Southern Fulton To Proceed With Feasibility Study
After hearing input from their financial consultant on interest rates and construction costs, members of the Southern Fulton School Board launched into a prolonged discussion last week on the proper time to take on a construction project to alleviate space constraints given the current state of the economy.
Last Tuesday, February 16, at the request of the administration and board, Gordon Walker presented the group with a set of numbers pertaining to several different-sized building projects for 2011 as well as current debtservice figures.
Current debt service is recorded at an estimated $5 million, but the debt is short term, Walker shared. He further related that borrowing $1 million for a new project would include a “local net effort” of nearly $30,000 through the year 2019. A $2 million scenario would have a local net effort of $60,000 and pay off in 2020, while a $3 million project would accordingly pay off in 2021.
Walker stated starting in 2011 the district would still be out of debt within a 10-year period, which “paints a good picture” as some districts remain in debt for 20, 25 or 30 years.
He added there would be nothing wrong with the district utilizing $500,000 of its own funding for each year of a four-year time frame. He also proposed the option of using district money in conjunction with assuming debt.
Under questioning by board President Kenny Wuertenberg, the board learned from Walker that from a legal standpoint it is a good time for the district to borrow. However, in order to initiate the borrowing process, the district must first have the initial step of the construction, known as Plan Con A, completed.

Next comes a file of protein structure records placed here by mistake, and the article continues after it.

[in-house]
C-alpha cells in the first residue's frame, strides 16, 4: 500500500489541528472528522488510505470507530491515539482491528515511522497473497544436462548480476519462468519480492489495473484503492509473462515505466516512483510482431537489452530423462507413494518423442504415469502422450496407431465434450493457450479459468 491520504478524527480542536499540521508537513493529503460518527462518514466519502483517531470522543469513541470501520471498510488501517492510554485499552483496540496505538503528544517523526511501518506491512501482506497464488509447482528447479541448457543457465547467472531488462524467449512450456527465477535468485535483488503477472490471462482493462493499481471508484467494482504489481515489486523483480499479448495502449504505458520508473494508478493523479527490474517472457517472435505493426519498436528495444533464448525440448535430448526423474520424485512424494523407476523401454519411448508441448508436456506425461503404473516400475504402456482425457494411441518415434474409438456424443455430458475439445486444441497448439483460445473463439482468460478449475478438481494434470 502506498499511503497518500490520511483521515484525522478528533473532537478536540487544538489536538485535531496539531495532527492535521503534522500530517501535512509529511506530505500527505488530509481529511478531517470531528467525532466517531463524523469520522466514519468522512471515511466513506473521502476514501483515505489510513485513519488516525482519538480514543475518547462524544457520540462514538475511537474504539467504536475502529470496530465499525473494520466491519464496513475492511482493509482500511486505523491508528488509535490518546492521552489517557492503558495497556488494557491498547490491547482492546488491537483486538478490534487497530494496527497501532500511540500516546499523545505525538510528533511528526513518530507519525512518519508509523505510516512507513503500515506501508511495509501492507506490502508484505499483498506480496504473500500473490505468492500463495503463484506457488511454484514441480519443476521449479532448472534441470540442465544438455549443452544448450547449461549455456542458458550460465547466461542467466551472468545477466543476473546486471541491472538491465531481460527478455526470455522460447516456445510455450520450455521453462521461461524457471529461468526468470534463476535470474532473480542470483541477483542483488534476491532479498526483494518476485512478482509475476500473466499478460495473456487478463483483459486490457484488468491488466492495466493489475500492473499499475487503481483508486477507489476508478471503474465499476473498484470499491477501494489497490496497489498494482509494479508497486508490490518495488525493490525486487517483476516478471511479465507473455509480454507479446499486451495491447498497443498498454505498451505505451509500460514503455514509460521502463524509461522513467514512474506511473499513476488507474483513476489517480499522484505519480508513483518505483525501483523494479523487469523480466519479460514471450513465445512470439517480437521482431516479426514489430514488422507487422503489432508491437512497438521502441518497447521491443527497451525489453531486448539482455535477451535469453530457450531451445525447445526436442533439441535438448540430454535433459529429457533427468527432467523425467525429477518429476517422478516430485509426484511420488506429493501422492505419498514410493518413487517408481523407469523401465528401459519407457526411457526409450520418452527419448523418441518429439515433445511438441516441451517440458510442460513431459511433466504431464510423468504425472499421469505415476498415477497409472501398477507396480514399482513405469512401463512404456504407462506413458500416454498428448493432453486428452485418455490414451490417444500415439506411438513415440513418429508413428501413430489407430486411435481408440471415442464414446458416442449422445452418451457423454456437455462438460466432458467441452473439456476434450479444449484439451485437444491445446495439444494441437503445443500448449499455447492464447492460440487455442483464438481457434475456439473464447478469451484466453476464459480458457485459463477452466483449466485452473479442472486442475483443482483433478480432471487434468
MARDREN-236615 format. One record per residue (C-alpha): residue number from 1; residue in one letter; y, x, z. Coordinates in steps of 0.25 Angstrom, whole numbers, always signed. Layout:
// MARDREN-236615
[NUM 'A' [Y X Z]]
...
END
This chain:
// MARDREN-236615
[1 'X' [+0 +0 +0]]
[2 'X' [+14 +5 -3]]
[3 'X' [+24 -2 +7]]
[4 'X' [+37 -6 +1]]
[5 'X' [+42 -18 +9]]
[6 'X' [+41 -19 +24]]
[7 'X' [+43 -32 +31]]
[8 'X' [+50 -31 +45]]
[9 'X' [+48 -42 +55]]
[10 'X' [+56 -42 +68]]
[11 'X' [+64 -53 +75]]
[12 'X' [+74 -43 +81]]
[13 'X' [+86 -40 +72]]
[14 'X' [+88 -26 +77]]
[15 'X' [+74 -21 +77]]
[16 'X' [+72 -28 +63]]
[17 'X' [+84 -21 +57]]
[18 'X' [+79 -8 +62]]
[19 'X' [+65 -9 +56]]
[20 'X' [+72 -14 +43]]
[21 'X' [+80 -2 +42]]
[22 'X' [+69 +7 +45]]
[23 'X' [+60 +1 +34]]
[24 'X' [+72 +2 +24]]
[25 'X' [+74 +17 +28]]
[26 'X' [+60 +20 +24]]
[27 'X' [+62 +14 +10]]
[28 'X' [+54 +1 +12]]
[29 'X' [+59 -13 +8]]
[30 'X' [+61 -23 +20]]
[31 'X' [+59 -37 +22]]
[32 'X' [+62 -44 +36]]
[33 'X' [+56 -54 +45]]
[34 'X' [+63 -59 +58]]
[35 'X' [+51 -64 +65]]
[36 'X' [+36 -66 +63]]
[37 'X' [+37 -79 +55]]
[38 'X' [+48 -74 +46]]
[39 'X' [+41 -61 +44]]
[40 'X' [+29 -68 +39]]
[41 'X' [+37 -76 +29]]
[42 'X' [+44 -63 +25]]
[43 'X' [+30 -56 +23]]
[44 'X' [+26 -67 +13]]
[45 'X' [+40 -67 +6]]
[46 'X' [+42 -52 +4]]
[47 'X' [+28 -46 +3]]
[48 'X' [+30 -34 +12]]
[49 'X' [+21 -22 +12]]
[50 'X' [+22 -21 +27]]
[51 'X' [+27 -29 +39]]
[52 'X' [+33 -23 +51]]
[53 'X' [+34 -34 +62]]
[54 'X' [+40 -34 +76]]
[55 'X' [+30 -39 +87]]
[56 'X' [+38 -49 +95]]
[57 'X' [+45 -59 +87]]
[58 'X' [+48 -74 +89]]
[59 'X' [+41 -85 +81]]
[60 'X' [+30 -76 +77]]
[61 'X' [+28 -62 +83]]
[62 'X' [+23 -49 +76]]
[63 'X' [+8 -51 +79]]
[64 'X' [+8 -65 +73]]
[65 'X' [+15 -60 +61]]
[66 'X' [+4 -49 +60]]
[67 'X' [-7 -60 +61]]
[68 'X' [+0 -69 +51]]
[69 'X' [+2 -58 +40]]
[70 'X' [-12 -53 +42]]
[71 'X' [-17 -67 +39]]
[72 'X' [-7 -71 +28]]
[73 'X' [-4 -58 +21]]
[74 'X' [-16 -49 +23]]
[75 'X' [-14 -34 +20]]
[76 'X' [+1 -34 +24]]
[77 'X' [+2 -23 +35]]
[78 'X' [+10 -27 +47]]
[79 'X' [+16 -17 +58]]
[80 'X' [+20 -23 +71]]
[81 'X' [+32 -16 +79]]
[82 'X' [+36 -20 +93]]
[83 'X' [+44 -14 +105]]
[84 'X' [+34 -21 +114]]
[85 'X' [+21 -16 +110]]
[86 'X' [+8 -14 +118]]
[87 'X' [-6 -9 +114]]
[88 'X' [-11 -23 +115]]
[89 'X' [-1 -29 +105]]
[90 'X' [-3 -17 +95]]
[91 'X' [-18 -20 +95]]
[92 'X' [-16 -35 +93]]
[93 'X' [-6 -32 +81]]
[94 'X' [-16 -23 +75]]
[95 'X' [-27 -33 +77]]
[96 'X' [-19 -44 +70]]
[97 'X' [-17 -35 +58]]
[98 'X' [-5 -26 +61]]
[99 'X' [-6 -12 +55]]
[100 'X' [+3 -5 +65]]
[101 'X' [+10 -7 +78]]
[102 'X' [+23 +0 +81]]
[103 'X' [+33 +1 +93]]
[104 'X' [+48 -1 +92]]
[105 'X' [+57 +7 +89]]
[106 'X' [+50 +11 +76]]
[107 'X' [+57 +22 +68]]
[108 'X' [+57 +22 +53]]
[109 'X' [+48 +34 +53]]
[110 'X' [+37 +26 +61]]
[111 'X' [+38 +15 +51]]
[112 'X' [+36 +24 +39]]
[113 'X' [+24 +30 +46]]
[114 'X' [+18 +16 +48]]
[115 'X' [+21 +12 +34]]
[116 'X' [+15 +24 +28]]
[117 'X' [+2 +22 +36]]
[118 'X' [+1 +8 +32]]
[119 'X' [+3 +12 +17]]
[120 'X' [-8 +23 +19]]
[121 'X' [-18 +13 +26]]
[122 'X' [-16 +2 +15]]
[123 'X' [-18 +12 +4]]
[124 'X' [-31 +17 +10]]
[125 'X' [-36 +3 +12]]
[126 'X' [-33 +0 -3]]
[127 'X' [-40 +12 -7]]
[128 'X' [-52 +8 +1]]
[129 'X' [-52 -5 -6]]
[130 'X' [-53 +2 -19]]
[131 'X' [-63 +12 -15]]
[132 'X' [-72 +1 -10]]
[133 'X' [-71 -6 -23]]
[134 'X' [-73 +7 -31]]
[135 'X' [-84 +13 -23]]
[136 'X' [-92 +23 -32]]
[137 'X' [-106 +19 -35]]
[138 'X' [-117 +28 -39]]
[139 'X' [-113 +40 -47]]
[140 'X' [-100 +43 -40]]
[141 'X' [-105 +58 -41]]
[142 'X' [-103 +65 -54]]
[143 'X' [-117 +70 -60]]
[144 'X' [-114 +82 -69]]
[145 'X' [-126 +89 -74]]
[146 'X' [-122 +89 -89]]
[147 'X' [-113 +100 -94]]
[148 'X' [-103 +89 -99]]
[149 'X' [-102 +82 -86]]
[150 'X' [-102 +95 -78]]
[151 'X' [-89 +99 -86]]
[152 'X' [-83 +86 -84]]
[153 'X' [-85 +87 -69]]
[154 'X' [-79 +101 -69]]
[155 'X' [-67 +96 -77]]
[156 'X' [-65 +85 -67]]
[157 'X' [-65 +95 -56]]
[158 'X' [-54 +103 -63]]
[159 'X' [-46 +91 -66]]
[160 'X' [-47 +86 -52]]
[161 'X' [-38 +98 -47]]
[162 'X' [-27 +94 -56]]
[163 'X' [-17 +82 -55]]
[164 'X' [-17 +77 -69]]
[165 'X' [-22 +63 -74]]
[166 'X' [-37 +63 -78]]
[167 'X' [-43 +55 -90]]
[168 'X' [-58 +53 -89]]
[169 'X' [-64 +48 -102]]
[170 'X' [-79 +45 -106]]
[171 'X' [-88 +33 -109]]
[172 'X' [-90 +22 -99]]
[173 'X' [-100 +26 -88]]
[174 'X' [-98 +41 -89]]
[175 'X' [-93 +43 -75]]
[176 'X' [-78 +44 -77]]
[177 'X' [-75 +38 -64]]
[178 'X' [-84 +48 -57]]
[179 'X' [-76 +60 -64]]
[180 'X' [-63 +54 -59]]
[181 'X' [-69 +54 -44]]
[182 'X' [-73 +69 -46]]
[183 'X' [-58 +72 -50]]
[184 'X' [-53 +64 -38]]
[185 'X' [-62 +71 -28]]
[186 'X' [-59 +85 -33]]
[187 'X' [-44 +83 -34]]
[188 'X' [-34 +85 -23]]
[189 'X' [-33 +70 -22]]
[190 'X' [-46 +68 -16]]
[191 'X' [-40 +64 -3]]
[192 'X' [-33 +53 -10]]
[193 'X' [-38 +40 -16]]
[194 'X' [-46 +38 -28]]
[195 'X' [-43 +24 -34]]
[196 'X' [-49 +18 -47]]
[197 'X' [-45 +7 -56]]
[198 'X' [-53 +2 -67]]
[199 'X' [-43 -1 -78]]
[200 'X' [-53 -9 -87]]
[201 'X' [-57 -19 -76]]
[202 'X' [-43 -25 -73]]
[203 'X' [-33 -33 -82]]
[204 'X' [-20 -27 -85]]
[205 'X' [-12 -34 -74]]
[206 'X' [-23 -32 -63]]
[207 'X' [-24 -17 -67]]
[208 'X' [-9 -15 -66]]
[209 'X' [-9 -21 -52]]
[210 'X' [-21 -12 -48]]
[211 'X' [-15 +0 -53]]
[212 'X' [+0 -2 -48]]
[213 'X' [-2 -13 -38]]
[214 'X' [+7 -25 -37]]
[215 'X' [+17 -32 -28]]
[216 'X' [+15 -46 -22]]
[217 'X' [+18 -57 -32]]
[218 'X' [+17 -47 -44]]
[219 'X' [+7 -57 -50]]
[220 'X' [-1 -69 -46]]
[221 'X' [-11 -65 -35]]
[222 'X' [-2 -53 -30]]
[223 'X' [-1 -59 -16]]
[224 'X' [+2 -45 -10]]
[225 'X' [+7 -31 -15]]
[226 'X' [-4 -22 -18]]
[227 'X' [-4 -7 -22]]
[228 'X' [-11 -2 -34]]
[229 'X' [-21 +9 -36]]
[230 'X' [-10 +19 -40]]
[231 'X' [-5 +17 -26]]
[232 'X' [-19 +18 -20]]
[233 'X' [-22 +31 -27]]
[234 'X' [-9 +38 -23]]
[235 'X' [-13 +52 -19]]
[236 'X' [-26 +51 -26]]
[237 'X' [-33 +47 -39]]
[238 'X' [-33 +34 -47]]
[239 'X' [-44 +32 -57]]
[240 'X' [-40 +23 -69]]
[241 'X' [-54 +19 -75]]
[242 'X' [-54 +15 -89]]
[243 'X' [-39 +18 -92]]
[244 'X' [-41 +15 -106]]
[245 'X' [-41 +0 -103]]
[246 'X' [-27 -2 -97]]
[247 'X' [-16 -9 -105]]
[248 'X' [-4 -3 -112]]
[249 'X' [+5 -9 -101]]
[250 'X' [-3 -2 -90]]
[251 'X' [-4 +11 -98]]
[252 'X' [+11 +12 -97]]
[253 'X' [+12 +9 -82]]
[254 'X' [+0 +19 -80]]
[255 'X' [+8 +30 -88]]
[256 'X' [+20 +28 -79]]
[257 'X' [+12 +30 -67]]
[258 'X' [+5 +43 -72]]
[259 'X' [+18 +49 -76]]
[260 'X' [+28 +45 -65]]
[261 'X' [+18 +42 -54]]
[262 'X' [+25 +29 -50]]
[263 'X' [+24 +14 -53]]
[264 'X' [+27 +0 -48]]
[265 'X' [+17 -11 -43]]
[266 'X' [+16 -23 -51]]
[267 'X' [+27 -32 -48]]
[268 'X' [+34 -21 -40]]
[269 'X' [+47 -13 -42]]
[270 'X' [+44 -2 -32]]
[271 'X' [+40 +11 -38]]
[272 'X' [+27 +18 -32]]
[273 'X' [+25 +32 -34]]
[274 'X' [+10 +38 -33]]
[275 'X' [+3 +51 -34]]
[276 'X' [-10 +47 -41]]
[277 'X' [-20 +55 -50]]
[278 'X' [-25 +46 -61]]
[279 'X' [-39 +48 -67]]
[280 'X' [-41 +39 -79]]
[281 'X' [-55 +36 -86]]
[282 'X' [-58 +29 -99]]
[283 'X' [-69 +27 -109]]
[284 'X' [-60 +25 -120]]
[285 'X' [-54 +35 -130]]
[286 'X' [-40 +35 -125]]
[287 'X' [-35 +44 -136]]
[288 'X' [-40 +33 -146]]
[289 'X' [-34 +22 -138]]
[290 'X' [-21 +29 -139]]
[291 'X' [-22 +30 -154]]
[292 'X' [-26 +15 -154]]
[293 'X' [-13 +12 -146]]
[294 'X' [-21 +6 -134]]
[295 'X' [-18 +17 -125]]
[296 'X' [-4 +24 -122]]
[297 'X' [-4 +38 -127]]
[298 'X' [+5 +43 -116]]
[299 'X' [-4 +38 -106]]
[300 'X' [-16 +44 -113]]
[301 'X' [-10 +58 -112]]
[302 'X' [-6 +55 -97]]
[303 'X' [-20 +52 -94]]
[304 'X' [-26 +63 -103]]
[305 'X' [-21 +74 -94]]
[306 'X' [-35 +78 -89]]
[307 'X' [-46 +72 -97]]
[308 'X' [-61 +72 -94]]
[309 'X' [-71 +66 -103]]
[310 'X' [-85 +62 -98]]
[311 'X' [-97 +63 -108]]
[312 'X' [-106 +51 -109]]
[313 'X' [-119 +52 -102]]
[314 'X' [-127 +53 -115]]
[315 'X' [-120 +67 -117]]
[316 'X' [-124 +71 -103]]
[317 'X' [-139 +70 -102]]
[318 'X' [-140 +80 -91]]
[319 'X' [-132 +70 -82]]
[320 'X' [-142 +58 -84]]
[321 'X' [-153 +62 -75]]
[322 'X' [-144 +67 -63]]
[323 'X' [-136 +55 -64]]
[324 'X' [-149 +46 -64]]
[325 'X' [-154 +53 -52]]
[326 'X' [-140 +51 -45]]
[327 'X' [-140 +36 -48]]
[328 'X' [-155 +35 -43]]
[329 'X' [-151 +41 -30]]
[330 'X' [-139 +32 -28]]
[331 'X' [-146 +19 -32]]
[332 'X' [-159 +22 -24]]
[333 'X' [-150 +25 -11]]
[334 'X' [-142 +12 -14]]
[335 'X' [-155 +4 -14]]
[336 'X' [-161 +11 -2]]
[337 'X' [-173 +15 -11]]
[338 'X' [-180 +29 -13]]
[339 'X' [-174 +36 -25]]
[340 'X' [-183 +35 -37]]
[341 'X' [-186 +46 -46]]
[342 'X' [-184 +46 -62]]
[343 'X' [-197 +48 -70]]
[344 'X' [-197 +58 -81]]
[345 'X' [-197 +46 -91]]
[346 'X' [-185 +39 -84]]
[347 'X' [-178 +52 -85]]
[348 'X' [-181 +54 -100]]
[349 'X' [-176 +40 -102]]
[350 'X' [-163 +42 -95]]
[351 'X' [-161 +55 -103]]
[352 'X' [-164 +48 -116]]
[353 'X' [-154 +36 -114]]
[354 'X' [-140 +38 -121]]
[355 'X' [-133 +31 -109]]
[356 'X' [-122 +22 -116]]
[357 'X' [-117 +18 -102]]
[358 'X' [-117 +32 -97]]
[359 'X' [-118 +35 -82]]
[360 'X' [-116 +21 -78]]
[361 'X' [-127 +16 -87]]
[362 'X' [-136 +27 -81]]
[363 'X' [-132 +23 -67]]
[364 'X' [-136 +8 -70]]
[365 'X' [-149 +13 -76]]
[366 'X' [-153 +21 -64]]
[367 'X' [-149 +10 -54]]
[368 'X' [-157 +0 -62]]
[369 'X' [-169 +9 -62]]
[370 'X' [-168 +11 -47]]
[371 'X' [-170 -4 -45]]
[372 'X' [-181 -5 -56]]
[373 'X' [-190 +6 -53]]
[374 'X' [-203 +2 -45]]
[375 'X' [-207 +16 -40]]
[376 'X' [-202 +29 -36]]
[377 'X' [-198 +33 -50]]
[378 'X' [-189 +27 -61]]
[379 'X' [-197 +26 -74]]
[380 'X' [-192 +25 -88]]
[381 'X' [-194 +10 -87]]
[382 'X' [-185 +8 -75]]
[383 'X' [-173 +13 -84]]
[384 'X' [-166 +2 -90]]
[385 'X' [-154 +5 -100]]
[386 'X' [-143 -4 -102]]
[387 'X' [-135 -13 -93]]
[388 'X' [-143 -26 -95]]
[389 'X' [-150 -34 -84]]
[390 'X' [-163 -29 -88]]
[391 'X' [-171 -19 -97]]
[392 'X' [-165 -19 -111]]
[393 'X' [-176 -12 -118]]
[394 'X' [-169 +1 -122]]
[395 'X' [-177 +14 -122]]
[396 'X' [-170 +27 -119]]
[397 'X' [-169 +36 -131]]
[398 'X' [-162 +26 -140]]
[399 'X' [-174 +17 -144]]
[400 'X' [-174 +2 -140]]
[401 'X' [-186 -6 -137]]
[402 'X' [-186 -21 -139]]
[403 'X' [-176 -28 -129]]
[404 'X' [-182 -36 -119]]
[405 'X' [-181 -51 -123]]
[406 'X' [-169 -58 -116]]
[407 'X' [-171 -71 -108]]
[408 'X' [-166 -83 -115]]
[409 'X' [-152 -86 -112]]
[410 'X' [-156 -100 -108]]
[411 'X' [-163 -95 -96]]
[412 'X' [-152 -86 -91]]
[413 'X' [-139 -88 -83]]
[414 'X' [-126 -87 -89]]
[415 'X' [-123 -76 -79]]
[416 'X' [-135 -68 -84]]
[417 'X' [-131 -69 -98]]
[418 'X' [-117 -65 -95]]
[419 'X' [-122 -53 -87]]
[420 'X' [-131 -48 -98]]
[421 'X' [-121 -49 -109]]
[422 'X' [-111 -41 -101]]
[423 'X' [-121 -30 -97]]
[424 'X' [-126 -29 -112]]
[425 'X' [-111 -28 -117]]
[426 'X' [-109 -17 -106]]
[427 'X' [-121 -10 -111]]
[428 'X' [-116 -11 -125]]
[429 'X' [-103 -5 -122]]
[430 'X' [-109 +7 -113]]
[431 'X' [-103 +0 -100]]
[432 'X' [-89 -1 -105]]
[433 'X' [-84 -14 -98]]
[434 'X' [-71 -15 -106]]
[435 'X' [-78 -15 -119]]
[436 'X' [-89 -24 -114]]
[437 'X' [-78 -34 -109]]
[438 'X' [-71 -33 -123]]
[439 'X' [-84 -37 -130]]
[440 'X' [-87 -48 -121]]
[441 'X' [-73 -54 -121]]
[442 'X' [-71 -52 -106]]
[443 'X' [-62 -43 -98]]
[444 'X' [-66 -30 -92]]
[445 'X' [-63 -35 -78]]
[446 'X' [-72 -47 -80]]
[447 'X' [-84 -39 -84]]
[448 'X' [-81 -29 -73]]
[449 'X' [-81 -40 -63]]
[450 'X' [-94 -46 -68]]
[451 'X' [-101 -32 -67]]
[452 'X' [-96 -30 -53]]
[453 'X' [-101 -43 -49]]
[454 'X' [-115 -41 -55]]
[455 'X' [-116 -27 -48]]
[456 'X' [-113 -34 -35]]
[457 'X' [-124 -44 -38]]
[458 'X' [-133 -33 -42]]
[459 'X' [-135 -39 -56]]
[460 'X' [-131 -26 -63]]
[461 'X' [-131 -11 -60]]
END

Even in instances where a construction project is not reimbursable by the state, approval must be first given by the Pennsylvania Department of Education (PDE). In addition, the services of an architect should also be obtained to not only oversee the design of the project but also attend meetings and take care of necessary forms and paperwork, according to Walker.
“PDE will want to know who will be marshaling this project,” said the financial consultant, who noted he did not know how the district would be able to proceed without the services of an architect even if the project were as minimal as $500,000.
Walker indicated if he were a member of the Southern Fulton School Board, he would first look into paying off the 2003 bond series and use up or deplete excess cash on hand before proceeding with borrowing for the next project.
Walker also made reference to contractors being “hungry” at this time, to which board member Allen Morton responded “people paying the bill are hungry too.”
Walker was instructed by the board to rerun the numbers when looking at paying off half and all of the 2003 bond series.
Following Walker’s presentation, the board turned its attention to the topic of architect interviews and selecting one of the interested firms to prepare a feasibility study to help determine what building option would best suit its needs or if construction is even necessary at this time.